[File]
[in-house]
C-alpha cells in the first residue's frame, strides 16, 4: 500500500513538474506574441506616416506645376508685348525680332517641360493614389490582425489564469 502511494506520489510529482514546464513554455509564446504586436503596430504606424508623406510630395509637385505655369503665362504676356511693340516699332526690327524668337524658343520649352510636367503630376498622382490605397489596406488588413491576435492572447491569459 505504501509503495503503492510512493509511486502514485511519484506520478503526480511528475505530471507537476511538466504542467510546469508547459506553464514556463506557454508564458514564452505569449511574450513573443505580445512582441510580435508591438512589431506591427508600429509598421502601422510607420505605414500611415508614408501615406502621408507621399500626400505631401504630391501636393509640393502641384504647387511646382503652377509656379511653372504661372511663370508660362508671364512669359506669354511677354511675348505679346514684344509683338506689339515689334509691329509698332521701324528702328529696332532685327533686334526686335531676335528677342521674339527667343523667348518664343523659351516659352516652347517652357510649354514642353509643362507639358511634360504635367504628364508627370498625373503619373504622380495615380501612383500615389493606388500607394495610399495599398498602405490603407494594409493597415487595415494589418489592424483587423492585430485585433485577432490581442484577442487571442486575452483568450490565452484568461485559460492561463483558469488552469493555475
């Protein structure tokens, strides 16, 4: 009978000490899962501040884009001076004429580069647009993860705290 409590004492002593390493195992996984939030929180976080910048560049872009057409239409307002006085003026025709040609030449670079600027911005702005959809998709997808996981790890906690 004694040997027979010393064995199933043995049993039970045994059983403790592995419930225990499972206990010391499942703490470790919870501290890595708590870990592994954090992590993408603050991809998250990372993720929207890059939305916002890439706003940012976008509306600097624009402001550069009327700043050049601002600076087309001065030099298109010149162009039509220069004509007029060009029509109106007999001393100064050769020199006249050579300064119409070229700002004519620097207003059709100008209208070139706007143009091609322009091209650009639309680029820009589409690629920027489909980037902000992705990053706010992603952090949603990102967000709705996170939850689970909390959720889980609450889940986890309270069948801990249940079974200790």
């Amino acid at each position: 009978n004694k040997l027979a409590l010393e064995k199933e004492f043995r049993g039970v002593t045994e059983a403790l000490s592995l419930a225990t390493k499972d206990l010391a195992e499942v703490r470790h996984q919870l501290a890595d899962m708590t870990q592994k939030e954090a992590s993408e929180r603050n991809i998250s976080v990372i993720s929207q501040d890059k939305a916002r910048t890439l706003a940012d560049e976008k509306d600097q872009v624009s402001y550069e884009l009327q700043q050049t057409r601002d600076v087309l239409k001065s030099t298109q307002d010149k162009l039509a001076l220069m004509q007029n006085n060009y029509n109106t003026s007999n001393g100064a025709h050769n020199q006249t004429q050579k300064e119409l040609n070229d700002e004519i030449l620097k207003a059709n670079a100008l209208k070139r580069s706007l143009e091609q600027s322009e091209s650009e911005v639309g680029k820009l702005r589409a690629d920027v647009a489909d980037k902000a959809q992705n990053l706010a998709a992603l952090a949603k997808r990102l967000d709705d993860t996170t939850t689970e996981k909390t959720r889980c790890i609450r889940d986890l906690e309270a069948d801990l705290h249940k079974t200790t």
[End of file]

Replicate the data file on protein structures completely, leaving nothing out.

[in-house]
C-alpha cells in the first residue's frame, strides 16, 4: 500500500513538474506574441506616416506645376508685348525680332517641360493614389490582425489564469 502511494506520489510529482514546464513554455509564446504586436503596430504606424508623406510630395509637385505655369503665362504676356511693340516699332526690327524668337524658343520649352510636367503630376498622382490605397489596406488588413491576435492572447491569459 505504501509503495503503492510512493509511486502514485511519484506520478503526480511528475505530471507537476511538466504542467510546469508547459506553464514556463506557454508564458514564452505569449511574450513573443505580445512582441510580435508591438512589431506591427508600429509598421502601422510607420505605414500611415508614408501615406502621408507621399500626400505631401504630391501636393509640393502641384504647387511646382503652377509656379511653372504661372511663370508660362508671364512669359506669354511677354511675348505679346514684344509683338506689339515689334509691329509698332521701324528702328529696332532685327533686334526686335531676335528677342521674339527667343523667348518664343523659351516659352516652347517652357510649354514642353509643362507639358511634360504635367504628364508627370498625373503619373504622380495615380501612383500615389493606388500607394495610399495599398498602405490603407494594409493597415487595415494589418489592424483587423492585430485585433485577432490581442484577442487571442486575452483568450490565452484568461485559460492561463483558469488552469493555475
């Protein structure tokens, strides 16, 4: 009978000490899962501040884009001076004429580069647009993860705290 409590004492002593390493195992996984939030929180976080910048560049872009057409239409307002006085003026025709040609030449670079600027911005702005959809998709997808996981790890906690 004694040997027979010393064995199933043995049993039970045994059983403790592995419930225990499972206990010391499942703490470790919870501290890595708590870990592994954090992590993408603050991809998250990372993720929207890059939305916002890439706003940012976008509306600097624009402001550069009327700043050049601002600076087309001065030099298109010149162009039509220069004509007029060009029509109106007999001393100064050769020199006249050579300064119409070229700002004519620097207003059709100008209208070139706007143009091609322009091209650009639309680029820009589409690629920027489909980037902000992705990053706010992603952090949603990102967000709705996170939850689970909390959720889980609450889940986890309270069948801990249940079974200790």
């Amino acid at each position: 009978n004694k040997l027979a409590l010393e064995k199933e004492f043995r049993g039970v002593t045994e059983a403790l000490s592995l419930a225990t390493k499972d206990l010391a195992e499942v703490r470790h996984q919870l501290a890595d899962m708590t870990q592994k939030e954090a992590s993408e929180r603050n991809i998250s976080v990372i993720s929207q501040d890059k939305a916002r910048t890439l706003a940012d560049e976008k509306d600097q872009v624009s402001y550069e884009l009327q700043q050049t057409r601002d600076v087309l239409k001065s030099t298109q307002d010149k162009l039509a001076l220069m004509q007029n006085n060009y029509n109106t003026s007999n001393g100064a025709h050769n020199q006249t004429q050579k300064e119409l040609n070229d700002e004519i030449l620097k207003a059709n670079a100008l209208k070139r580069s706007l143009e091609q600027s322009e091209s650009e911005v639309g680029k820009l702005r589409a690629d920027v647009a489909d980037k902000a959809q992705n990053l706010a998709a992603l952090a949603k997808r990102l967000d709705d993860t996170t939850t689970e996981k909390t959720r889980c790890i609450r889940d986890l906690e309270a069948d801990l705290h249940k079974t200790t």